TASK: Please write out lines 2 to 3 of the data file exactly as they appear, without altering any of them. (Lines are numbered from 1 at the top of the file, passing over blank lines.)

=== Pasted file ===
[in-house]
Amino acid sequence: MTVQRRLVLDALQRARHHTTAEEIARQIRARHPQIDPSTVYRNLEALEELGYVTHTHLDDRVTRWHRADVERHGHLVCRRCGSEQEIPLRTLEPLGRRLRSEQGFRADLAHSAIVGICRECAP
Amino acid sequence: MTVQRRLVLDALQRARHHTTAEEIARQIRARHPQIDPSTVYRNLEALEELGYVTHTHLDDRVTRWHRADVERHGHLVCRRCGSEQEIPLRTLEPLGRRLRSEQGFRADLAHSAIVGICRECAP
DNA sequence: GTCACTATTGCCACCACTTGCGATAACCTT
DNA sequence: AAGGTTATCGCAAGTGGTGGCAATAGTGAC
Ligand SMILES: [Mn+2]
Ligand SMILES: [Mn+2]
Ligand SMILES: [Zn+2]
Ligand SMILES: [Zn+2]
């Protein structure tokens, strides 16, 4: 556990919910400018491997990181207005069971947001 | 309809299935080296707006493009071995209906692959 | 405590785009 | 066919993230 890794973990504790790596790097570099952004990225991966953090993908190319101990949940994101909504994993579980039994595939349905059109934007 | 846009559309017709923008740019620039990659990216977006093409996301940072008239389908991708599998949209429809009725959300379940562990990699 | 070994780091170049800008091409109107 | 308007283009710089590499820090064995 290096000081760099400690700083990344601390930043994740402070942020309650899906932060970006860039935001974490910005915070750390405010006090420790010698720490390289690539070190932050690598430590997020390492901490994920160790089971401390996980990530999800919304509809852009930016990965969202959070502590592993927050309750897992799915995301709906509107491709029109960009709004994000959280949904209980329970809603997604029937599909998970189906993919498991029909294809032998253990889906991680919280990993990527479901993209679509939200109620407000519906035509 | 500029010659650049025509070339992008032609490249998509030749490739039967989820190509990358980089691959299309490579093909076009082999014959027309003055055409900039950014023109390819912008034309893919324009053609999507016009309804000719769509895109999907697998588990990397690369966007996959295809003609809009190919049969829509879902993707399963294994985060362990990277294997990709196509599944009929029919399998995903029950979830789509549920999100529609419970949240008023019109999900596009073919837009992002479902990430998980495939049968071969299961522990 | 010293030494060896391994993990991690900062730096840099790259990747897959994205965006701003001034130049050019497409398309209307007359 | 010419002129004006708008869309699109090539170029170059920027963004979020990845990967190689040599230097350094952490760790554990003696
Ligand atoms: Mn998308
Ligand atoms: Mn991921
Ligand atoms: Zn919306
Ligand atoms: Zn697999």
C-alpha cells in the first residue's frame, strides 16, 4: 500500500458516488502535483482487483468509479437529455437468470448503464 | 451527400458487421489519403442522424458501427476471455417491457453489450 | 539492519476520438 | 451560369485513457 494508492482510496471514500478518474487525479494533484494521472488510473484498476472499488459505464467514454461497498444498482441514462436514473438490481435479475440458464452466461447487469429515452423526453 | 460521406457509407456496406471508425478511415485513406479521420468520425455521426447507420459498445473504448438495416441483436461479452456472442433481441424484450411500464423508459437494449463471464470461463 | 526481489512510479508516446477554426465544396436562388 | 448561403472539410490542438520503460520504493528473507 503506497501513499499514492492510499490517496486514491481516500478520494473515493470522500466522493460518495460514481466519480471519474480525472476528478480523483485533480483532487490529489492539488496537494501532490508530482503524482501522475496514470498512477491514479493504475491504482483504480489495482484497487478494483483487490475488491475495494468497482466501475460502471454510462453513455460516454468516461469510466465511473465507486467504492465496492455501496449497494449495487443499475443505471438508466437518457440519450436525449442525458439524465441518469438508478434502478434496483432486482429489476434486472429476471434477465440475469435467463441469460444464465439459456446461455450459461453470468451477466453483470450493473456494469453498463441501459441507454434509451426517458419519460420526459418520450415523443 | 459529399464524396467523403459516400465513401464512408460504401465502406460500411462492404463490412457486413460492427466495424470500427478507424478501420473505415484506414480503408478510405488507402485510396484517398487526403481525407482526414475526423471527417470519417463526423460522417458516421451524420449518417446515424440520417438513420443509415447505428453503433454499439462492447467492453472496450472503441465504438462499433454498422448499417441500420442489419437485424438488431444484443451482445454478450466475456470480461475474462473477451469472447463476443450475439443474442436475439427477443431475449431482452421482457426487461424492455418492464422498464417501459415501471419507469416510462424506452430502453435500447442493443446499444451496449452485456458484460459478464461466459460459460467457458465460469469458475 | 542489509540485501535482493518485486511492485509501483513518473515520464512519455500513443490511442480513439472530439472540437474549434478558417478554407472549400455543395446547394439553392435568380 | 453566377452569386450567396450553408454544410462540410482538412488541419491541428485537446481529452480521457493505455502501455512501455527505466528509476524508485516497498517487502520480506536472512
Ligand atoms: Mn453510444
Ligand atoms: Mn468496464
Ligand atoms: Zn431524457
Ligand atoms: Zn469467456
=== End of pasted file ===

Amino acid sequence: MTVQRRLVLDALQRARHHTTAEEIARQIRARHPQIDPSTVYRNLEALEELGYVTHTHLDDRVTRWHRADVERHGHLVCRRCGSEQEIPLRTLEPLGRRLRSEQGFRADLAHSAIVGICRECAP
Amino acid sequence: MTVQRRLVLDALQRARHHTTAEEIARQIRARHPQIDPSTVYRNLEALEELGYVTHTHLDDRVTRWHRADVERHGHLVCRRCGSEQEIPLRTLEPLGRRLRSEQGFRADLAHSAIVGICRECAP